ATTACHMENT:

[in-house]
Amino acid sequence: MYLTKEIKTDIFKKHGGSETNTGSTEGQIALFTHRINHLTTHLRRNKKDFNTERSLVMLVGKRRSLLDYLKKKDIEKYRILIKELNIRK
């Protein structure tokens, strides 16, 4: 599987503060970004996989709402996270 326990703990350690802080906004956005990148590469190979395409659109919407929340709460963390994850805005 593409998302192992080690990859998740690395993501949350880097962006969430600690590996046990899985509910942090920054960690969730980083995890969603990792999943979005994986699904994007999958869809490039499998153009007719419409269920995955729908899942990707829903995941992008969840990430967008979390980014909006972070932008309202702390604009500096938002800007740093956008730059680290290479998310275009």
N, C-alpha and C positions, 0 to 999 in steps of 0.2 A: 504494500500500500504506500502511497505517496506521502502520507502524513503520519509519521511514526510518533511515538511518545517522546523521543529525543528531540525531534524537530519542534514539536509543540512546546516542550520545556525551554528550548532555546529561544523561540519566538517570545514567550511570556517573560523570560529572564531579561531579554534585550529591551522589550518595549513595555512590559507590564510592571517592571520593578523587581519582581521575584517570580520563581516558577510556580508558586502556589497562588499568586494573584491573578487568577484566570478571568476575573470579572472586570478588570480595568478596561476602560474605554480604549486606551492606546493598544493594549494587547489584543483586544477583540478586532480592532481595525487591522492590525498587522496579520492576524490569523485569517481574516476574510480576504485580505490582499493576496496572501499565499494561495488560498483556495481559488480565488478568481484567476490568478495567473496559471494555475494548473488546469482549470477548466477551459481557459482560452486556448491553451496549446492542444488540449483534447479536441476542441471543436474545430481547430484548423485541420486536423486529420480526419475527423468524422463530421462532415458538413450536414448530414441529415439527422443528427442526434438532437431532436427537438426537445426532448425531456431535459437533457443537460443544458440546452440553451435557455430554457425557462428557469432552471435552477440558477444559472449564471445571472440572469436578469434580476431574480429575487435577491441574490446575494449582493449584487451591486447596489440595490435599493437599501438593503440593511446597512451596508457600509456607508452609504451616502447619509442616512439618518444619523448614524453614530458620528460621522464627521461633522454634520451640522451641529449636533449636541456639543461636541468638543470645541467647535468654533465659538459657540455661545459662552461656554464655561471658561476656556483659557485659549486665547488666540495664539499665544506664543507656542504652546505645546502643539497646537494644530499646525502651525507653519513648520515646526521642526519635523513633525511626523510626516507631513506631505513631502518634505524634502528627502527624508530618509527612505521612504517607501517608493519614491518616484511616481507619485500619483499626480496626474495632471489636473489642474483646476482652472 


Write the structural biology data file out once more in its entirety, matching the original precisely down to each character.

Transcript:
[in-house]
Amino acid sequence: MYLTKEIKTDIFKKHGGSETNTGSTEGQIALFTHRINHLTTHLRRNKKDFNTERSLVMLVGKRRSLLDYLKKKDIEKYRILIKELNIRK
């Protein structure tokens, strides 16, 4: 599987503060970004996989709402996270 326990703990350690802080906004956005990148590469190979395409659109919407929340709460963390994850805005 593409998302192992080690990859998740690395993501949350880097962006969430600690590996046990899985509910942090920054960690969730980083995890969603990792999943979005994986699904994007999958869809490039499998153009007719419409269920995955729908899942990707829903995941992008969840990430967008979390980014909006972070932008309202702390604009500096938002800007740093956008730059680290290479998310275009």
N, C-alpha and C positions, 0 to 999 in steps of 0.2 A: 504494500500500500504506500502511497505517496506521502502520507502524513503520519509519521511514526510518533511515538511518545517522546523521543529525543528531540525531534524537530519542534514539536509543540512546546516542550520545556525551554528550548532555546529561544523561540519566538517570545514567550511570556517573560523570560529572564531579561531579554534585550529591551522589550518595549513595555512590559507590564510592571517592571520593578523587581519582581521575584517570580520563581516558577510556580508558586502556589497562588499568586494573584491573578487568577484566570478571568476575573470579572472586570478588570480595568478596561476602560474605554480604549486606551492606546493598544493594549494587547489584543483586544477583540478586532480592532481595525487591522492590525498587522496579520492576524490569523485569517481574516476574510480576504485580505490582499493576496496572501499565499494561495488560498483556495481559488480565488478568481484567476490568478495567473496559471494555475494548473488546469482549470477548466477551459481557459482560452486556448491553451496549446492542444488540449483534447479536441476542441471543436474545430481547430484548423485541420486536423486529420480526419475527423468524422463530421462532415458538413450536414448530414441529415439527422443528427442526434438532437431532436427537438426537445426532448425531456431535459437533457443537460443544458440546452440553451435557455430554457425557462428557469432552471435552477440558477444559472449564471445571472440572469436578469434580476431574480429575487435577491441574490446575494449582493449584487451591486447596489440595490435599493437599501438593503440593511446597512451596508457600509456607508452609504451616502447619509442616512439618518444619523448614524453614530458620528460621522464627521461633522454634520451640522451641529449636533449636541456639543461636541468638543470645541467647535468654533465659538459657540455661545459662552461656554464655561471658561476656556483659557485659549486665547488666540495664539499665544506664543507656542504652546505645546502643539497646537494644530499646525502651525507653519513648520515646526521642526519635523513633525511626523510626516507631513506631505513631502518634505524634502528627502527624508530618509527612505521612504517607501517608493519614491518616484511616481507619485500619483499626480496626474495632471489636473489642474483646476482652472 